Friday, December 25, 2020
“For to us a child is born,” (Isaiah 9:6)
A merry and blessed Christmas to you and your loved ones. As surprising as it may sound, this week, anticipating the birth of the Lord, I have been reflecting more and more upon his resurrection appearance to the two disciples on the way to Emmaus. Before we go to the end of the story, let’s begin with John the Baptist. Some folks from the head office in Jerusalem came to him by the Jordan River to ask him who he thought he was. When he denied being anyone of any importance, they asked him why then was he baptizing. John responded: “I baptize with water; but there is one among you whom you do not recognize” (John 1:26).
There it is. There is one among us whom we or many others do not recognize. Yet he is here among us. A child has been born to us. A son has been given to us. A great light has shone upon us. Yet, for some reason, all too many continue to walk in darkness. And yet, as Paul told Titus: “The grace of God has appeared.”
This is what brings me to Emmaus. Those two disciples were walking, one might say wandering, in darkness. They literally walked in the shadow of death, the death of the Lord on Good Friday. Perhaps, not many of us are so loaded down by the death of a good friend, though in these days of COVID that is quite possible. Most of us, however, mosey along, tending to our own sheepfold, rather unaware of the presence of one among us whom we do not recognize. He even may be that child crying in a crib. He may be the one walking right next to us as was the case with those two disciples.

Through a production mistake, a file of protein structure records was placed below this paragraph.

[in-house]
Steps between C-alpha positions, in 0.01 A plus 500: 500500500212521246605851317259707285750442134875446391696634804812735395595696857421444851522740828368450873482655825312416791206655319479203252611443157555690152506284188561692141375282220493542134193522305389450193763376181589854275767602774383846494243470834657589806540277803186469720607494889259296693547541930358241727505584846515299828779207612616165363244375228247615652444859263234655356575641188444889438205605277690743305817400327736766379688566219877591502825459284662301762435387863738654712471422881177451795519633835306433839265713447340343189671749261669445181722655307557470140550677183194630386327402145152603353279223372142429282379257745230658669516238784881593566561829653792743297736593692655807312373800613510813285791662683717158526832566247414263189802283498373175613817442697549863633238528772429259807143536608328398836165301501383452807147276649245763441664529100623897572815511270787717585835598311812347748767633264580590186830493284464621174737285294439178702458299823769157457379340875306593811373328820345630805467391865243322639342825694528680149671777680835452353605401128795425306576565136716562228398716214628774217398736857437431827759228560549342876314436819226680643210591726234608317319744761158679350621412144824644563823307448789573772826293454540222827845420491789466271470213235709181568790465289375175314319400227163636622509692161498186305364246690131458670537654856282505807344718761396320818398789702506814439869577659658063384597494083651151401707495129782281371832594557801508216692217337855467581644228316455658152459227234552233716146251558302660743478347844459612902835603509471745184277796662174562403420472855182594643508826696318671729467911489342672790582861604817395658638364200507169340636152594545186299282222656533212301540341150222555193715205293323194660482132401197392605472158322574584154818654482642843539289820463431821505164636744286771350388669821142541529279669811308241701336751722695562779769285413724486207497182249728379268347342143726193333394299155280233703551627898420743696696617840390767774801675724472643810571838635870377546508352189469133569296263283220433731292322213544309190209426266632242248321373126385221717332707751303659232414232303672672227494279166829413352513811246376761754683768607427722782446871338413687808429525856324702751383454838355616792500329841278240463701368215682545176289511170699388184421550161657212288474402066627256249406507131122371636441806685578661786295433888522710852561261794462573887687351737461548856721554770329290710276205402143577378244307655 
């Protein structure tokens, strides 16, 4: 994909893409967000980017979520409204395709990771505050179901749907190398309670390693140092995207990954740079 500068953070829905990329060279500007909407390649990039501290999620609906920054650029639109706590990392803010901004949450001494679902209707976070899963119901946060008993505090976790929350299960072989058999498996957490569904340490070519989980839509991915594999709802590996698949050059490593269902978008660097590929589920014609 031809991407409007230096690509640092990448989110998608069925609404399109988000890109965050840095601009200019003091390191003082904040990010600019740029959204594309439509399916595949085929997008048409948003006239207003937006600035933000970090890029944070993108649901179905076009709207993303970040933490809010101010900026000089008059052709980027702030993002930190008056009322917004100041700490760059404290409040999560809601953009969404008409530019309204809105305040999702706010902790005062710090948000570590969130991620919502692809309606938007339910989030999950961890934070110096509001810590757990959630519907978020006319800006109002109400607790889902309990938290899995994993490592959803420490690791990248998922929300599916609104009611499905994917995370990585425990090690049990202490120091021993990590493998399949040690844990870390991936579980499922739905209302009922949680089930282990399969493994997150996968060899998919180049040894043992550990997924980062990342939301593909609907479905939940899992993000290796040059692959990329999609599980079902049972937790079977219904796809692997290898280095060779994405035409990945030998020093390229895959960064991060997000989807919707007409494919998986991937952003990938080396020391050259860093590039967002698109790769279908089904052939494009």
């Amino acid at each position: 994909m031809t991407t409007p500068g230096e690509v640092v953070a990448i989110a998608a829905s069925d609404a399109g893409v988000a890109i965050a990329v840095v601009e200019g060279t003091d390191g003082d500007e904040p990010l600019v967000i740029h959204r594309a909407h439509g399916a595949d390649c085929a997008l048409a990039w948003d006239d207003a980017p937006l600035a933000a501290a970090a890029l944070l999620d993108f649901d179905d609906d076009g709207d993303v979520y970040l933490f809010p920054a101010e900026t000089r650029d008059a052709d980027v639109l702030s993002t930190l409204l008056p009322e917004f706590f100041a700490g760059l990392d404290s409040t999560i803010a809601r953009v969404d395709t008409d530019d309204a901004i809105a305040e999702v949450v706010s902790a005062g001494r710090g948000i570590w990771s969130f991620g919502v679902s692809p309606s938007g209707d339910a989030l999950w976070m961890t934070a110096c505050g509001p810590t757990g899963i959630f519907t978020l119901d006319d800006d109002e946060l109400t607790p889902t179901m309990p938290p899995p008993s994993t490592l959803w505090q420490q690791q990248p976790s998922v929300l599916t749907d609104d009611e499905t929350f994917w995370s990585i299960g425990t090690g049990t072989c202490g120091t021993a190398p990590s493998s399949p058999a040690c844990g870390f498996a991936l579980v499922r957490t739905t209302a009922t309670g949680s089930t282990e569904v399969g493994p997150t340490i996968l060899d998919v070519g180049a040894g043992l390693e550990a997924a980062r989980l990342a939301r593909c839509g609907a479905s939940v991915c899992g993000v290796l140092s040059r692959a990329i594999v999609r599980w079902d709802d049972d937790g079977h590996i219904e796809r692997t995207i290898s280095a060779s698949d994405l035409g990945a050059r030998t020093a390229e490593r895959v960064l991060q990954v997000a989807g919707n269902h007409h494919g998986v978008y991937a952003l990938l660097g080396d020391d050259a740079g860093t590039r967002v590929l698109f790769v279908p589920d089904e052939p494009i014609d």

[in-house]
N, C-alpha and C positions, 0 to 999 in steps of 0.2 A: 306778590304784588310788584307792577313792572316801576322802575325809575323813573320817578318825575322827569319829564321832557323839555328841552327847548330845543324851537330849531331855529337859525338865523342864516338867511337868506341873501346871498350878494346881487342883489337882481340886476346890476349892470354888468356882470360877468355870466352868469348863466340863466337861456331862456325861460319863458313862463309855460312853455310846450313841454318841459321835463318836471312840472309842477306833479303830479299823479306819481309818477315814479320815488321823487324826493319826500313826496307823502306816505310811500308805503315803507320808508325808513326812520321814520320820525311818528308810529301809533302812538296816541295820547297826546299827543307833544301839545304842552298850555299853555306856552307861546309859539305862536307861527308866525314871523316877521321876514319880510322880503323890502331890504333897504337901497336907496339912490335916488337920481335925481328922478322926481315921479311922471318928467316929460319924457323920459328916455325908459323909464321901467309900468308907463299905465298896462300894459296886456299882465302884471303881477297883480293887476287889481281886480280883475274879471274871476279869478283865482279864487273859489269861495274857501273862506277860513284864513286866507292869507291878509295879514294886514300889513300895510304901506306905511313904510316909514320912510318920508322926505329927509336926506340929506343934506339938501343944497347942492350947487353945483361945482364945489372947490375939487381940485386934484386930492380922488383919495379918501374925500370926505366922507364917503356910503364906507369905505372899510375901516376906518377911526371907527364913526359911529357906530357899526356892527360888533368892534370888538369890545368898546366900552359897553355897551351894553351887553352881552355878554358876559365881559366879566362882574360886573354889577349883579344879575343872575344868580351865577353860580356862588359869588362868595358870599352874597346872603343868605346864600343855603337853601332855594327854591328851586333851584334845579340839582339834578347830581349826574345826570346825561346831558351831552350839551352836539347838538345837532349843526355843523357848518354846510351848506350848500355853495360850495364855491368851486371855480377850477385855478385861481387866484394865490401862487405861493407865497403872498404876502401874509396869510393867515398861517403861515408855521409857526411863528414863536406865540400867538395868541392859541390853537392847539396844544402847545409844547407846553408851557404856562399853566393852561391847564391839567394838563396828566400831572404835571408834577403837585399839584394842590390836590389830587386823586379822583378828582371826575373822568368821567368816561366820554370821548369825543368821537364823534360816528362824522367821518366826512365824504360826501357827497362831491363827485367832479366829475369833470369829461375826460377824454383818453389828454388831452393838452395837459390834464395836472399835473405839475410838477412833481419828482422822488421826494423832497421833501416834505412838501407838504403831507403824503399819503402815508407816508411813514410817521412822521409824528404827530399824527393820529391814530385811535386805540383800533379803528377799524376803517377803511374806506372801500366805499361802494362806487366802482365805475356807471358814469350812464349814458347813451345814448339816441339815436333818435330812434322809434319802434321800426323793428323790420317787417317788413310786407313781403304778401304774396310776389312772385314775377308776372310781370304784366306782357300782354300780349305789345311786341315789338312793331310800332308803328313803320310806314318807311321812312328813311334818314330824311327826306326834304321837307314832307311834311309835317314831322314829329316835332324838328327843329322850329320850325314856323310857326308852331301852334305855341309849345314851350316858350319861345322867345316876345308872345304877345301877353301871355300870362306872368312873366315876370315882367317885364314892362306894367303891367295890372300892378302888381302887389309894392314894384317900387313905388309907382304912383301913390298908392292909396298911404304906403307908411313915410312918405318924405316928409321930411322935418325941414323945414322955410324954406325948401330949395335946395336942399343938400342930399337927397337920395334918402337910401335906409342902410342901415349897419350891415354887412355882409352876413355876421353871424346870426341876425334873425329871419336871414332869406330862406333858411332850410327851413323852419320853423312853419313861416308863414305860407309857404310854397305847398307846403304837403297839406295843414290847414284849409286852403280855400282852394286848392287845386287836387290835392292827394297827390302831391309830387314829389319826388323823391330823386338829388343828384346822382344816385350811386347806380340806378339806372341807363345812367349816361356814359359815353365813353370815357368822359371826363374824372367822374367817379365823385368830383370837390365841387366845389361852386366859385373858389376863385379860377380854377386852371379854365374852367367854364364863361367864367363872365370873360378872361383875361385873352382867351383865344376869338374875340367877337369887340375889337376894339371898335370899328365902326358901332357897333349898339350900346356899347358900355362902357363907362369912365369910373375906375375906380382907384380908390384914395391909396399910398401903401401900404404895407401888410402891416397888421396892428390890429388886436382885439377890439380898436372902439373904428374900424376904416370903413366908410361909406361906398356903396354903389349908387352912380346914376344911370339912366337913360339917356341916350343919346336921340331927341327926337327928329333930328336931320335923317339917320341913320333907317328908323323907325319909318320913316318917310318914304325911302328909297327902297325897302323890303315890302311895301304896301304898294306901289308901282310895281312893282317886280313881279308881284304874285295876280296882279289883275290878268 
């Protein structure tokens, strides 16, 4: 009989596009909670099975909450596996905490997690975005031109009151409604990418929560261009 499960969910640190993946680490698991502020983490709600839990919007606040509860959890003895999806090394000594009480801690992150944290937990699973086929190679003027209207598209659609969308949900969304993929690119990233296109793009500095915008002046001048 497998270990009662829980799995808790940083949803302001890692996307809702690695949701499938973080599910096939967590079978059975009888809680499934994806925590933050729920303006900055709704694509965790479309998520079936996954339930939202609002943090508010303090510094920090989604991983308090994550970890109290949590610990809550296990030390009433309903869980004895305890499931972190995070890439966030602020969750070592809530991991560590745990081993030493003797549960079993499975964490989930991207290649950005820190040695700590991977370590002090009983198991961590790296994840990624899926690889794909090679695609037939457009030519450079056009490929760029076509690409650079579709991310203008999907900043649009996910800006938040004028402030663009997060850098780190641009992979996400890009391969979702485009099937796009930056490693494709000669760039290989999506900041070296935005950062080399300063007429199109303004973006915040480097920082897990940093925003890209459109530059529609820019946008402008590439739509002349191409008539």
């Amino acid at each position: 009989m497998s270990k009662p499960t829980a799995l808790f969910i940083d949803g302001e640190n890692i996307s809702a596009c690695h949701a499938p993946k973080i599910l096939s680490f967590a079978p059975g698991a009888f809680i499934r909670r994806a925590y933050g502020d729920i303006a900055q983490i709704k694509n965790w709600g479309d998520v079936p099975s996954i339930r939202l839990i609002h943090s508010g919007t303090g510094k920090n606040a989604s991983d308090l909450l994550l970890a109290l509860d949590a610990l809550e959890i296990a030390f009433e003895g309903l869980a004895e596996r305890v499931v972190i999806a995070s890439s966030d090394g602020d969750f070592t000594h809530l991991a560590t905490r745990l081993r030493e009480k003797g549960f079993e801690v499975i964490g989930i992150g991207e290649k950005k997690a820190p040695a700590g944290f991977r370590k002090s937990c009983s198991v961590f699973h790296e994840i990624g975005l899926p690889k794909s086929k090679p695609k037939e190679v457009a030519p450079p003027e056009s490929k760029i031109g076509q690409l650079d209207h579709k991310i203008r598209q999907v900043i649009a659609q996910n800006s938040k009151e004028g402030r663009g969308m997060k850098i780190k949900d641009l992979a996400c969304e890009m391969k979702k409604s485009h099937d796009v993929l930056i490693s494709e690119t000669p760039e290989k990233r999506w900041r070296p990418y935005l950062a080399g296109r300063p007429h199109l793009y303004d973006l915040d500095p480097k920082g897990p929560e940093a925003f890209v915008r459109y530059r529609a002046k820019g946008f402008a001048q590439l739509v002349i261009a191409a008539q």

The key is that we must have an encounter with this One, something he is quite eager to provide. After all, he does come up to us a lot even though we may not recognize him. What can help us to see him, hear him, meet him, and know him? It strikes me that the two ways presented by the Lord to those travelers are the same means given to us: Scripture and the Eucharist. Jesus broke open the Scriptures for them showing them that the prophecies of the Old Testament were fulfilled in him. This has been the purpose of the Bishop’s Year of the Bible, BYOB as the communications people have labeled it! I firmly believe that Jesus is the Word of God and thus the Word of God reveals Jesus. That explains the purpose of this year as we read the Bible together.
The second means is the Breaking of the Bread, the Eucharist. When Jesus celebrated this Eucharist with those two disciples, he vanished from them since their eyes were opened and they recognized him. Only then did they also realize how their hearts had been burning within themselves as Jesus broke open the Scriptures. The Eucharist can seem routine to many of us. But it is the glorious means by which Jesus makes himself present and makes his presence known.
Word and Sacrament, both of which we celebrate today are meant by our Lord to show himself to us. It may not be angels announcing this good news of great joy as it was to the Shepherds. But if we truly want to see the light, let us listen closely and see deeply here and now and we will meet the Lord. Then we, cleansed by Jesus, shall be “for himself a people as his own, eager to do what is good.” God bless you all.
Assuring you of my prayers, I am sincerely yours in Christ,
Bishop of Lansing